Then you integrate up or down from some known conditions.

$g$ as a function of $r$ is straightforward since we are assuming a spherically symmetric mass distribution. $g$ only depends on the mass below $r$. So $g={Gm(r)\over r^2}$, where $m(r)$ is the mass of the body below $r$. So, $m(r)=\int_0^r\rho(r)\,4\pi r^2dr$.

Lastly you need an equation of state relating $P$ and $\rho$. The simplest is for an ideal gas, derived from good old $PV=nRT$, which is $P=\rho{kT\over\mu}$. $\mu$ is the molecular mass and $T$ is the temperature. $k$ is the Boltzmann constant.

As noted in the question, state changes result in, as you'd expect, completely different equations of state. Note that different species will undergo state changes at different temperatures and pressures, so the real equation of state can get quite complicated. But the ideal gas law is good enough for getting a feel for the general behavior in a varying gravity field.

If you assume a well-mixed atmosphere (which is not necessarily consistent with hydrostatic equilibrium), then you can consider $\mu$ to be a constant. You are left with the need for a temperature profile, $T(r)$ in order to do the integration.

The temperature profile matters. You can't assume a constant temperature except over small changes in altitude. Below is a plot of temperature profiles from this page:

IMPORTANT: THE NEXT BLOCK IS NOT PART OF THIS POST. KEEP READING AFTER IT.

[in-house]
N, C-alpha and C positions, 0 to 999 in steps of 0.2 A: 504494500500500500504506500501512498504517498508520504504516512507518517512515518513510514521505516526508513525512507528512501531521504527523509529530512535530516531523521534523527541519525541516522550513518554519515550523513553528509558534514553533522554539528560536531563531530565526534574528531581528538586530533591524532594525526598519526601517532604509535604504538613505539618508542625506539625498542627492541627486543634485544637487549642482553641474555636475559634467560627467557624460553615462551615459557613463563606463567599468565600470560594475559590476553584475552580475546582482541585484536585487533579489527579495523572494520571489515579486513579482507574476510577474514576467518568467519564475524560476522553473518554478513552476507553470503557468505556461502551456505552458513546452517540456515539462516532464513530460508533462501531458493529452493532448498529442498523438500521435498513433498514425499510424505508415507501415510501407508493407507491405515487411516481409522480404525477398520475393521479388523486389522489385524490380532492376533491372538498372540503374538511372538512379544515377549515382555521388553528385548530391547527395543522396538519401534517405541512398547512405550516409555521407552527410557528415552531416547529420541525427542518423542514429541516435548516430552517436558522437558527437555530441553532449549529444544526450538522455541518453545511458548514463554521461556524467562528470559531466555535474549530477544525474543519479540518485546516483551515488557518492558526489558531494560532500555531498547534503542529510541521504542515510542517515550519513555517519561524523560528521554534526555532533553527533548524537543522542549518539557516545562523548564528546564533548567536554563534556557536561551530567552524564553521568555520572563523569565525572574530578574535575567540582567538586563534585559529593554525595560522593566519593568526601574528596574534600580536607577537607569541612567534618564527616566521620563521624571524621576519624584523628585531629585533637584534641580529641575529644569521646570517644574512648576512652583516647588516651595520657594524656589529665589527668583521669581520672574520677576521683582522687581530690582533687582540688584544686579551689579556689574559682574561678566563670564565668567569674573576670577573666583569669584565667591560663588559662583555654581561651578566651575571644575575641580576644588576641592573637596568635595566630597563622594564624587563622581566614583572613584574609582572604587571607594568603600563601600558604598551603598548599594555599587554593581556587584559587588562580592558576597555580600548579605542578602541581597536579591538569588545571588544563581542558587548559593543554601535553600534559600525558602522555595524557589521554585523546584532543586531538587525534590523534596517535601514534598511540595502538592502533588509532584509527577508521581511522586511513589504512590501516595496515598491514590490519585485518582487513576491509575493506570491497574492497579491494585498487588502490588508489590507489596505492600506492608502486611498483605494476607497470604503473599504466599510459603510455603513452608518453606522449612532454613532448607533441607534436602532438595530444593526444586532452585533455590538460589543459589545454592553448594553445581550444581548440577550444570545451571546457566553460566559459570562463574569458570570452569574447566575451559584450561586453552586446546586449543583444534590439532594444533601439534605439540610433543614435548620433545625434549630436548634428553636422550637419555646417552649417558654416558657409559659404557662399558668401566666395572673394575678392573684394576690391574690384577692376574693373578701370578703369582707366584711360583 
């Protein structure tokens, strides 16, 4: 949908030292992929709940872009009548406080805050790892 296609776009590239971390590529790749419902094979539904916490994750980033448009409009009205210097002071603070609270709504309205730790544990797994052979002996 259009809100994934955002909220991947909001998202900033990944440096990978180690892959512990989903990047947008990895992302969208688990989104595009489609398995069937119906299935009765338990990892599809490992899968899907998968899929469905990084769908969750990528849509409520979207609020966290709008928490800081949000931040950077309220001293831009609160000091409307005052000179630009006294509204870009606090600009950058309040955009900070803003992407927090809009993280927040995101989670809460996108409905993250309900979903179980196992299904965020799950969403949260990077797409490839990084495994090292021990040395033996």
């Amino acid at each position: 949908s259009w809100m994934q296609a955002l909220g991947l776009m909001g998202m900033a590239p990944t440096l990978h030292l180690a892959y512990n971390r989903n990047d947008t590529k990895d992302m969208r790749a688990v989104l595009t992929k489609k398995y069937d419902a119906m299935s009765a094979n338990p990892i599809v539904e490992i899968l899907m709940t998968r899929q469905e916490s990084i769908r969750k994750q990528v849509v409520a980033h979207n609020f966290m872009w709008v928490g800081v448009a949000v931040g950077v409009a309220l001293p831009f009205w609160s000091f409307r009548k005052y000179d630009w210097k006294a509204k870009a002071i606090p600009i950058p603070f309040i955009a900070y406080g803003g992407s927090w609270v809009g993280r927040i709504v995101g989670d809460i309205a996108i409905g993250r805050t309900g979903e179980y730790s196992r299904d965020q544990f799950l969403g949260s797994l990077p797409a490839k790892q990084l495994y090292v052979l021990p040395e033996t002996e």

gas and ice giant temperature profiles

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  • $\begingroup$ Nitpicking: note that this does not include centripetal forces caused by the rotation of the planet; this is potentially significant for cases like Jupiter, which is both large and fast-spinning. You could do this in first order by using a modified gravity function $g = g(r,φ,λ)$ which includes the local rotational effects (of course, you then also get $P = P(r,φ,λ)$). $\endgroup$ – Rody Oldenhuis Feb 18 '14 at 14:44
  • $\begingroup$ Nor the J2 of Jupiter, which is also significant. Nor the latitudinal zones. Nor the cloud layers ... As noted, this is a spherically-symmetric, i.e. one-dimensional approach. $\endgroup$ – Mark Adler Feb 18 '14 at 21:43